* School vouchers: Lee has also shown interest in a pilot program that would create taxpayer-funded vouchers to let students attend private schools.

* Sports betting: Rep. Rick Staples, D-Knoxville, has introduced the “Tennessee Sports Gaming Act” which would allow counties to hold a referendum if approved by local government or a grassroots petition signed by 10 percent of local voters.

* Medical marijuana: Sen. Steve Dickerson, R-Nashville, plans to restart his push to legalize use of medical marijuana with a number of restrictions.

* Medicaid expansion: Minority Democrats plan to push for expanding Medicaid to an estimated 300,000 low-income adult Tennesseans under the Affordable Care Act. Lee and majority Republicans are opposed.

* Health care costs: While providing few details, Lee has said he wants to address health care costs. Meanwhile, several Hamilton County Republicans are hoping to tackle some aspects through price transparency for some health providers.

* De-annexation: Republicans Sen. Bo Watson and Rep. Mike Carter, both of Hamilton County, intend to renew their push for a law that would allow some residents of cities to vote to leave municipalities under certain conditions.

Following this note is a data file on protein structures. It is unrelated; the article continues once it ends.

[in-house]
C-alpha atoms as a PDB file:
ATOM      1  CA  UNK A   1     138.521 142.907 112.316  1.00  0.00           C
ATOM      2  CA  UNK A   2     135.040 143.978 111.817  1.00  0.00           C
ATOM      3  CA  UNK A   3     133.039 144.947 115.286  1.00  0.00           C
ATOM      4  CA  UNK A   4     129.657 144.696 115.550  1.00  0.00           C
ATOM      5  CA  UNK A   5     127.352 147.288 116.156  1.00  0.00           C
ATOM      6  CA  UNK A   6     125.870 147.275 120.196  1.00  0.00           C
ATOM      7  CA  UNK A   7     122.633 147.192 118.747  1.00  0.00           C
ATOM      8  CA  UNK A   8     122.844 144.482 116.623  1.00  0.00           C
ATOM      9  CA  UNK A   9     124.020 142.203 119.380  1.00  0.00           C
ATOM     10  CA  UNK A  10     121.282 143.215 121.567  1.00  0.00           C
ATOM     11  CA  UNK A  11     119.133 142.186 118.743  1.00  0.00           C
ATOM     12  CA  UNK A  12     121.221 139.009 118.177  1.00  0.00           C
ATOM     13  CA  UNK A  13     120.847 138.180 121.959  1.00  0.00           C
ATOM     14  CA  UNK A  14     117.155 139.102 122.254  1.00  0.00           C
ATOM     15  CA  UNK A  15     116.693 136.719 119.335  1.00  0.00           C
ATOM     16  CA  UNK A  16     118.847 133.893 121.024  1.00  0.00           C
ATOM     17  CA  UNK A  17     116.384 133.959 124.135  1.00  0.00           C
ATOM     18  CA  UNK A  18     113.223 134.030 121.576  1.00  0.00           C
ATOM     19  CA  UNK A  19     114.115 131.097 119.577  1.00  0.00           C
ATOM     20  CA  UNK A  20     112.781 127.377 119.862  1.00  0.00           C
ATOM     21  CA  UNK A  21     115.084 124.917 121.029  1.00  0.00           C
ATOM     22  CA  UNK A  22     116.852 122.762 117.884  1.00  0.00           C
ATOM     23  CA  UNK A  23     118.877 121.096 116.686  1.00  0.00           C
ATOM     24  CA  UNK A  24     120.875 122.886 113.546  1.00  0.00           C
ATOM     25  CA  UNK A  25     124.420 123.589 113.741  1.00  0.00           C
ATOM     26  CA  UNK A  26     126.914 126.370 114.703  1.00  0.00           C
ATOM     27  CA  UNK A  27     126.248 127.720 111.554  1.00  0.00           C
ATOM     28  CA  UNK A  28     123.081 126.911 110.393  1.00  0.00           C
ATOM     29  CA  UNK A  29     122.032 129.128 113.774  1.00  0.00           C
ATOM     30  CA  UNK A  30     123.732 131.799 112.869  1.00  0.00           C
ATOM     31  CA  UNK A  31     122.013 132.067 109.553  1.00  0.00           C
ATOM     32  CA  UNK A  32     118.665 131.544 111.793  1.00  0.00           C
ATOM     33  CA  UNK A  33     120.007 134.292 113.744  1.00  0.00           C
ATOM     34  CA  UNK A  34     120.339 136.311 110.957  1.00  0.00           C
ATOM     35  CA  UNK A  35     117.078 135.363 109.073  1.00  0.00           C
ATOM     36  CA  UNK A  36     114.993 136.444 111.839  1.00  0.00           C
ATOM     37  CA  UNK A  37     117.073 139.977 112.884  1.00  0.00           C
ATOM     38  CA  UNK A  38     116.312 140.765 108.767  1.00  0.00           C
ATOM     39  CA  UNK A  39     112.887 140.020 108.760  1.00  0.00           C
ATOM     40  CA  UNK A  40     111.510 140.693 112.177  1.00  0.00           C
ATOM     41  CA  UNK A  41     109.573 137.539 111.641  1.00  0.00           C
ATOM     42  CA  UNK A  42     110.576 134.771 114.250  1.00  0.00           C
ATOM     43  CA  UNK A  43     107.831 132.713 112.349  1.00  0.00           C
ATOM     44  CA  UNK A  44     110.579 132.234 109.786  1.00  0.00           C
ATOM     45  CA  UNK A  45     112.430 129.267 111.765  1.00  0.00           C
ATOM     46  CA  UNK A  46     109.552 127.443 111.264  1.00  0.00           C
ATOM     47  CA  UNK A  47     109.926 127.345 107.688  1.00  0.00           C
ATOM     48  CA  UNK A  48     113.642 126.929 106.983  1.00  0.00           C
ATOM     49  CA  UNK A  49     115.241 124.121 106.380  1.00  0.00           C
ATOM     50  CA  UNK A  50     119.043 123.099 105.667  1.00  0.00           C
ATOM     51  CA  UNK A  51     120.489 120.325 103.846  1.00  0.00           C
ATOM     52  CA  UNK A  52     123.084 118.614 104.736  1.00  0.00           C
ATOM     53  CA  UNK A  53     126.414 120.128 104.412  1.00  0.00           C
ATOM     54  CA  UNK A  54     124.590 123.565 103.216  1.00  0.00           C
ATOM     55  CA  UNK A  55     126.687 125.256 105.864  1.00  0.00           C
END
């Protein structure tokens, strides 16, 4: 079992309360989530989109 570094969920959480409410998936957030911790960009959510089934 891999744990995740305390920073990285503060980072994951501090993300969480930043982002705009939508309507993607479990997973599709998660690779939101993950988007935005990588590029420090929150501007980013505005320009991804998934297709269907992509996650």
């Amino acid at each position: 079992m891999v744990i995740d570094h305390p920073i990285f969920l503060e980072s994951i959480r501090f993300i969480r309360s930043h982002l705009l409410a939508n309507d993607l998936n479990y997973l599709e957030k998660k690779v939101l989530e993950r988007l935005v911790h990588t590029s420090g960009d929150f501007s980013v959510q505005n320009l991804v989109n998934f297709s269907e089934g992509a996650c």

* Mental health funding: With jails ill-equipped to deal with increasing numbers of mentally ill prisoners, Hamilton County lawmakers as well as expected new House speaker, Glen Casada, hope to free up new dollars to deal with problems.

* Guns: Second Amendment advocates are expected to renew their push to allow adults with no criminal backgrounds to carry firearms without having to pay for a state-issued handgun carry permit which also requires training.

* The budget: Passing the state’s annual spending plan, now at $38 billion, is the only constitutionally required action state lawmakers are required to take.